But this book also describes Dr Boston’s management of her own cases, many of which involve tumours that owners and/or veterinarians did not think could be cured or managed with surgery. As a veterinary reader, this book is worth a read just for these case histories alone. It’s a reminder of the impact of a pet’s cancer diagnosis on the owner as well as the animal but also a reminder about what can be done. And it doesn’t shy away from the bigger philosophical questions about whether we should even treat cancer in companion animals.

“If you are a dog with a mass or lump that someone thinks is cancer, your path to diagnosis and treatment will be very different than mine, with one glaringly obvious similarity: every patient needs an advocate.
…As a dog, your fate will depend on several factors, none of which you will have any control over or could possibly understand. The first factor is whether or not your family veterinarian thinks you have cancer. This could be good or bad for you. If your family veterinarian thinks you have cancer, but also has a personal belief that most cancers in animals are not treatable and that dogs do not do well with aggressive cancer treatment, the spin they put on your presumptive diagnosis will not be good. In these cases, only the most persistent clients will reject the idea that their dog is old and probably has had cancer and the most sensible and humane thing to do would be to let them go – and soon. If your vet thinks you have cancer, and gets on it with a good diagnostic plan and a referral to a specialist to discuss the options, you have a chance. If your vet missed the fact that you might have cancer altogether, then precious time will have been wasted on symptomatic treatments that will not improve your situation.The second factor is your owner. Did they notice that something was wrong with you and take you to a doctor in the first place?
Money is also a major factor. All the tests and procedures cost money. Your veterinarian needs to know what to recommend and how to explain the value of these tests to your owner. Your owner needs to understand the recommendations, and want to move forward, and be able to afford care. Where you fit into your household is also important. Are you a four-legged, furry child? Do you sleep in the same bed as your owner? If you have never achieved this status, or if you have lost it because of the appearance of real, two-legged, fur-less children, things may not go well for you. Your owner’s opinion of cancer and previous experiences with this disease will also play a role. Many clients will say, “If it’s cancer, I don’t want to treat,” or “If it’s cancer, there’s nothing we can do about it anyway,”, not realizing that some cancers are more treatable than many chronic health problems. If you are a dog, your whole life hangs in the balance of perception.”p119-120.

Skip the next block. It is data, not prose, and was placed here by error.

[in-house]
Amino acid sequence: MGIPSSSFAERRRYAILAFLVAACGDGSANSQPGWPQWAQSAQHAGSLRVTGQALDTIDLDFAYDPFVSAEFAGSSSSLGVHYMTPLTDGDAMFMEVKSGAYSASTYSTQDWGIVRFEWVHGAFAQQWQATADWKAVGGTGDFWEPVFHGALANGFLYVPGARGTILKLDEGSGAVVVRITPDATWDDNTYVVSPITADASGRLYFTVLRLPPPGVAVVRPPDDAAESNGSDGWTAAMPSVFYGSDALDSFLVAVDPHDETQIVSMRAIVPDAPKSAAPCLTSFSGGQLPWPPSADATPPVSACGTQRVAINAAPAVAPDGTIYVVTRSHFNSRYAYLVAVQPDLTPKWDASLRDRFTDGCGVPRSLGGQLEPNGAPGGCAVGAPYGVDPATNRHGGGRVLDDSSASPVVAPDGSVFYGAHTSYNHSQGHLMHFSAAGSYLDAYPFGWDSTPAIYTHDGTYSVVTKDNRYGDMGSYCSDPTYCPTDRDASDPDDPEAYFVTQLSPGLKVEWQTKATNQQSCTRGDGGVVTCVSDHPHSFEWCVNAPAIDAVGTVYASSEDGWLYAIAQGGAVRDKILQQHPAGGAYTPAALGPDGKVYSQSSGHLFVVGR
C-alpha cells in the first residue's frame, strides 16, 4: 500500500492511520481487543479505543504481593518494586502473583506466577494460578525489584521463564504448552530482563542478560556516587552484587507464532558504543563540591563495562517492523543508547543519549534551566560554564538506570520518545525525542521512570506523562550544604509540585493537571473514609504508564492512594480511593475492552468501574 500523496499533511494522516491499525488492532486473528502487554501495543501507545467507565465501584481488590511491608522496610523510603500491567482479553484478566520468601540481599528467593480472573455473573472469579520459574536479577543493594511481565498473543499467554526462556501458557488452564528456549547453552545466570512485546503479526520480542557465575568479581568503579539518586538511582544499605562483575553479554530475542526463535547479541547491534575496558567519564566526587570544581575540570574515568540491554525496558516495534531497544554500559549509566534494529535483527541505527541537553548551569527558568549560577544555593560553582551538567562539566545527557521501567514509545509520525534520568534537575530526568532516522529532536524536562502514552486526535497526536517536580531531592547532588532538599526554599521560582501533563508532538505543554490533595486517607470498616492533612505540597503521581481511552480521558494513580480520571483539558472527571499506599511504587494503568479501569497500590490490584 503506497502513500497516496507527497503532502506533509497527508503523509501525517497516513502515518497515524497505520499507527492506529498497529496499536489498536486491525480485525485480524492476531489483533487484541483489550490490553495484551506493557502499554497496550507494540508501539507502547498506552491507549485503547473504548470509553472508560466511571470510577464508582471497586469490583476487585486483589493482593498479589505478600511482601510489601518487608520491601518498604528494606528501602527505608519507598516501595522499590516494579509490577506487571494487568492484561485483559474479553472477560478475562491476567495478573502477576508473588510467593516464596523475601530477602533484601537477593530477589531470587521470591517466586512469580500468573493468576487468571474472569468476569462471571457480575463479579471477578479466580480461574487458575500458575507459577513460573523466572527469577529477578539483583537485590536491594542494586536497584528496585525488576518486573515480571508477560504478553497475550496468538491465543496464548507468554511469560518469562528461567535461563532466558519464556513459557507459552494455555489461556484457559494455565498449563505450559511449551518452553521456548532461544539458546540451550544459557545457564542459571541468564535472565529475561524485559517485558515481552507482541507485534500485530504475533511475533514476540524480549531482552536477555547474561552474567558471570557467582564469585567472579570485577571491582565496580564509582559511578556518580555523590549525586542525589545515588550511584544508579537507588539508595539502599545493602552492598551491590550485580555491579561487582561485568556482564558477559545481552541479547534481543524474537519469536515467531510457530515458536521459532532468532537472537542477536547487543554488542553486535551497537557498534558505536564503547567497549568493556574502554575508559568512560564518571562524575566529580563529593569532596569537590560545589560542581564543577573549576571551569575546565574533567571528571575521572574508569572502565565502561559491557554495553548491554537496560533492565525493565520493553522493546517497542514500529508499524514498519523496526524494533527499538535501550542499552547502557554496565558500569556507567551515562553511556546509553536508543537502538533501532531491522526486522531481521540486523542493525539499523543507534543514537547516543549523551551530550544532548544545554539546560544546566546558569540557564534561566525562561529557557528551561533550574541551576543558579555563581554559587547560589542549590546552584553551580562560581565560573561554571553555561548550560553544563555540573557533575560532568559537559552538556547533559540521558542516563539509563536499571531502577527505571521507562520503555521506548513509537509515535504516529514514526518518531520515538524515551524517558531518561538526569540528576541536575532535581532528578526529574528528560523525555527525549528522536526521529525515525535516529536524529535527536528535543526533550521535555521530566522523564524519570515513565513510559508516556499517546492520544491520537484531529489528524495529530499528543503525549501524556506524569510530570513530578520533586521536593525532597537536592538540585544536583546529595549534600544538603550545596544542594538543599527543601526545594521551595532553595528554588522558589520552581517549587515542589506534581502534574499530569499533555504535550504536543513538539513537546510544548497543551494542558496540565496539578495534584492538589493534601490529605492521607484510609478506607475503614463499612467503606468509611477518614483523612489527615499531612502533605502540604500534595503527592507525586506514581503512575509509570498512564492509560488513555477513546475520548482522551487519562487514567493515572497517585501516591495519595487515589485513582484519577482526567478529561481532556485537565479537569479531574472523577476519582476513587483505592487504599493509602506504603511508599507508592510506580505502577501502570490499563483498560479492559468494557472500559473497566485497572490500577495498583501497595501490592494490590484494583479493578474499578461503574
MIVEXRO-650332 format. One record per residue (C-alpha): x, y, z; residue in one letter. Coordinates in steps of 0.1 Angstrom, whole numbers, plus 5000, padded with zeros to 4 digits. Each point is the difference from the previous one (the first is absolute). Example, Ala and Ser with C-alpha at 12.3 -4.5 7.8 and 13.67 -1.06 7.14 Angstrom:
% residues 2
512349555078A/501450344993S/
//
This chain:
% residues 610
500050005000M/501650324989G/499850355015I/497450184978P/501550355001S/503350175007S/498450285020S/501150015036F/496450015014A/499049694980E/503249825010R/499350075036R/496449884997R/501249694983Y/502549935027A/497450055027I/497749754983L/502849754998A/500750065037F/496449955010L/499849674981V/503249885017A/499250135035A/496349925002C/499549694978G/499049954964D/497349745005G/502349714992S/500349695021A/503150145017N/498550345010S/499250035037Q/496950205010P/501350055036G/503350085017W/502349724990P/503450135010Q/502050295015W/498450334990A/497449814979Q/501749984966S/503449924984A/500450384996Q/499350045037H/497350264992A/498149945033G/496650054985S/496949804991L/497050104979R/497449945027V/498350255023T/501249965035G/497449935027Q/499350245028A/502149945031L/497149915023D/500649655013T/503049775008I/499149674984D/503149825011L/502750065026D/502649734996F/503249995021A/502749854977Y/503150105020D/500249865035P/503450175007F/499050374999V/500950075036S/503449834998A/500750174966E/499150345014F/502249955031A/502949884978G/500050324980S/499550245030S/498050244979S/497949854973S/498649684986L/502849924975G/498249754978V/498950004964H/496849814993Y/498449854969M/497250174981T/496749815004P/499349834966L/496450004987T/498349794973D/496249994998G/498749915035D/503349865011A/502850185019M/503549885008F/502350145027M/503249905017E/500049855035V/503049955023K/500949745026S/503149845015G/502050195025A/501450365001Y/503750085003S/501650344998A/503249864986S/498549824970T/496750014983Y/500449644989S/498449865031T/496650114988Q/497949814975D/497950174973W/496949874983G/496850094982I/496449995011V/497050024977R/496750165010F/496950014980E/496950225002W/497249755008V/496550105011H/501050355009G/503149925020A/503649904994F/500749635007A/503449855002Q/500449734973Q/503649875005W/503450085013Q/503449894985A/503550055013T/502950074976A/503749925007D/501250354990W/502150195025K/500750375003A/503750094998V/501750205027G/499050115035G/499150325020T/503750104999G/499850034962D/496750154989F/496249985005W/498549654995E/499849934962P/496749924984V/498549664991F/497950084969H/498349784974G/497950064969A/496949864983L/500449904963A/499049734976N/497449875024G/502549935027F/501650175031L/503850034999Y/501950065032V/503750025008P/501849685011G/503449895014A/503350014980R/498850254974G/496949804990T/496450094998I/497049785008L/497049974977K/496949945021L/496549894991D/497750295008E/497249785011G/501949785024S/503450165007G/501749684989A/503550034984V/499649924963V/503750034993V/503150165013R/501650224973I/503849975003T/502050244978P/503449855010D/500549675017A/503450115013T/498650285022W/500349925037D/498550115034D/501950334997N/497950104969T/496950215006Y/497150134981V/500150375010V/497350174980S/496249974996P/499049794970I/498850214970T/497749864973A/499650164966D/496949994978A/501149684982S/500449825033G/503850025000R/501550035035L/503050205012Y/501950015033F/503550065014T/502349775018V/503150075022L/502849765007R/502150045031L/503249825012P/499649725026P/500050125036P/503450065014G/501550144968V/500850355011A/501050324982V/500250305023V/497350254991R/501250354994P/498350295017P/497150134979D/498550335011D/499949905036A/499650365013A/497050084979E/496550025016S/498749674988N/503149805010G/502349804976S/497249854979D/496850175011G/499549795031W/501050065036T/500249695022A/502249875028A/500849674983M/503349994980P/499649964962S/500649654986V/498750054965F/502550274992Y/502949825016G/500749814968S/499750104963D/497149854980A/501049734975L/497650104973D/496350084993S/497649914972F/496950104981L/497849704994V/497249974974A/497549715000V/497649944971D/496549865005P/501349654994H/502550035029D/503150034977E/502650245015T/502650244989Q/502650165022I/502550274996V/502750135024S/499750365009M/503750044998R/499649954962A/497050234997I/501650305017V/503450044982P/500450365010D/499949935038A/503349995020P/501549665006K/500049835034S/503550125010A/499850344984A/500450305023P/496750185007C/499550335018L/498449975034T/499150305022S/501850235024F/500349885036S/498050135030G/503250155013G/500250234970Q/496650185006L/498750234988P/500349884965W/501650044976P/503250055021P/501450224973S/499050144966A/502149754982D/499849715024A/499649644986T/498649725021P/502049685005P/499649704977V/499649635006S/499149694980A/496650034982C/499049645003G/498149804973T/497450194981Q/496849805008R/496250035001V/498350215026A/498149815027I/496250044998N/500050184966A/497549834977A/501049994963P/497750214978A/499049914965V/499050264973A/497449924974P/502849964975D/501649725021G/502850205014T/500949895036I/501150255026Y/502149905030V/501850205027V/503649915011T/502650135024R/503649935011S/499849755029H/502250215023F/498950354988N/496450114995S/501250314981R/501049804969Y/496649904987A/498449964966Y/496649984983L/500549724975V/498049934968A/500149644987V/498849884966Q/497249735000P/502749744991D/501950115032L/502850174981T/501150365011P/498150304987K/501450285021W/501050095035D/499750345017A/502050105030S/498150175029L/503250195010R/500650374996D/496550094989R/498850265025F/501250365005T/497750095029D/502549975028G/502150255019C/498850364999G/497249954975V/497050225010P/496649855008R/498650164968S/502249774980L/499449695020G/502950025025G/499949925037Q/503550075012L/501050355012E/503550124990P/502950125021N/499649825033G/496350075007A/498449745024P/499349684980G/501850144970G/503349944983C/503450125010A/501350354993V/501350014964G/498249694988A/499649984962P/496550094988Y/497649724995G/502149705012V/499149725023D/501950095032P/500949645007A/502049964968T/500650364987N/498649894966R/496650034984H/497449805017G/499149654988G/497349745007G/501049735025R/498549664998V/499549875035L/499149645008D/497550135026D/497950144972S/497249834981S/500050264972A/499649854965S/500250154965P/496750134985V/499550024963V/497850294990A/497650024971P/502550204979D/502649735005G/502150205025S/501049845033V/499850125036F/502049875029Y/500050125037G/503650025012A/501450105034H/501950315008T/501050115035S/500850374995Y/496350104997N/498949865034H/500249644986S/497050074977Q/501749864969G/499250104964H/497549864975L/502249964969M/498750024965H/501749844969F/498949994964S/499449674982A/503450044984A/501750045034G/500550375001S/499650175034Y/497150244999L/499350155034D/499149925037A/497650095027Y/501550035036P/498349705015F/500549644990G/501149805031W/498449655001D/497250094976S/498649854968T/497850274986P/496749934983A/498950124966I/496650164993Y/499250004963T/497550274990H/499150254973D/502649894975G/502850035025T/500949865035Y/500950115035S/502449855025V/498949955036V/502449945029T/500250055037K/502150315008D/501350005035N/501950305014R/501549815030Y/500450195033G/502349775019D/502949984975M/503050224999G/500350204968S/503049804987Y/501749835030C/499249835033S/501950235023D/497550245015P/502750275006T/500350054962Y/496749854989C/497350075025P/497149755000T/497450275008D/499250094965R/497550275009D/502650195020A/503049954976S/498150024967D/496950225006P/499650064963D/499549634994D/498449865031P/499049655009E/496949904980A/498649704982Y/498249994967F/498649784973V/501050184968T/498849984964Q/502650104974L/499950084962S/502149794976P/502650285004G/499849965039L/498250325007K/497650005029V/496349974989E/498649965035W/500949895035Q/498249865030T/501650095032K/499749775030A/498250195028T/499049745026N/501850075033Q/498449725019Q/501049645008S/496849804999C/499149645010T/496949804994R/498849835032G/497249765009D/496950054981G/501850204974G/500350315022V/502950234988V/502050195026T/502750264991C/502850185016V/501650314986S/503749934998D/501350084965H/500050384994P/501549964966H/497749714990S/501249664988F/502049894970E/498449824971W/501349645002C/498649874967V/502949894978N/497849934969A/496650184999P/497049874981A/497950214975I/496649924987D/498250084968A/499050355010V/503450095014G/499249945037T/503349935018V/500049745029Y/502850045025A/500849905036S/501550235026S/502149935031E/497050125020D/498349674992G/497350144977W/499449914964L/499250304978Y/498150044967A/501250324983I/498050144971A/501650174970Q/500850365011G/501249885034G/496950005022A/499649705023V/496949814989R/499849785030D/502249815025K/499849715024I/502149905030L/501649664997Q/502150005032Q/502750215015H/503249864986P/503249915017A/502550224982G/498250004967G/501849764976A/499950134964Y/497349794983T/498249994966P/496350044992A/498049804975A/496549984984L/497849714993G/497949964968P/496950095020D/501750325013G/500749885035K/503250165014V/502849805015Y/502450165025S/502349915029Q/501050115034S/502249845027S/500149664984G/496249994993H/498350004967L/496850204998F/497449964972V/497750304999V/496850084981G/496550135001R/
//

“Sometimes just the word cancer, and not the disease itself, is enough to bring a dog’s life to an end, even if it is a suggestion and not a firm diagnosis. A dog’s life is only as important as we think it is, and it is only worth as much as we can afford, or choose, to pay. A dog’s death is only as sad as it makes the owners who loved him, and a dog’s recovery from cancer or fake cancer is only as happy as it makes the people who are cheering him on.”p125
Her story is well worth reading for anyone who works in human healthcare, animal healthcare, or anyone interested in the different ways we treat human and animal cancer patients.  It is a very easy read while simultaneously providing insight into the management of complicated cases. This is one of the most interesting veterinary biographies I’ve ever read and certainly the only one that tackles the human vs animal healthcare systems head-on, with humour that many would struggle to muster in such a situation. Once I started I could not stop reading it.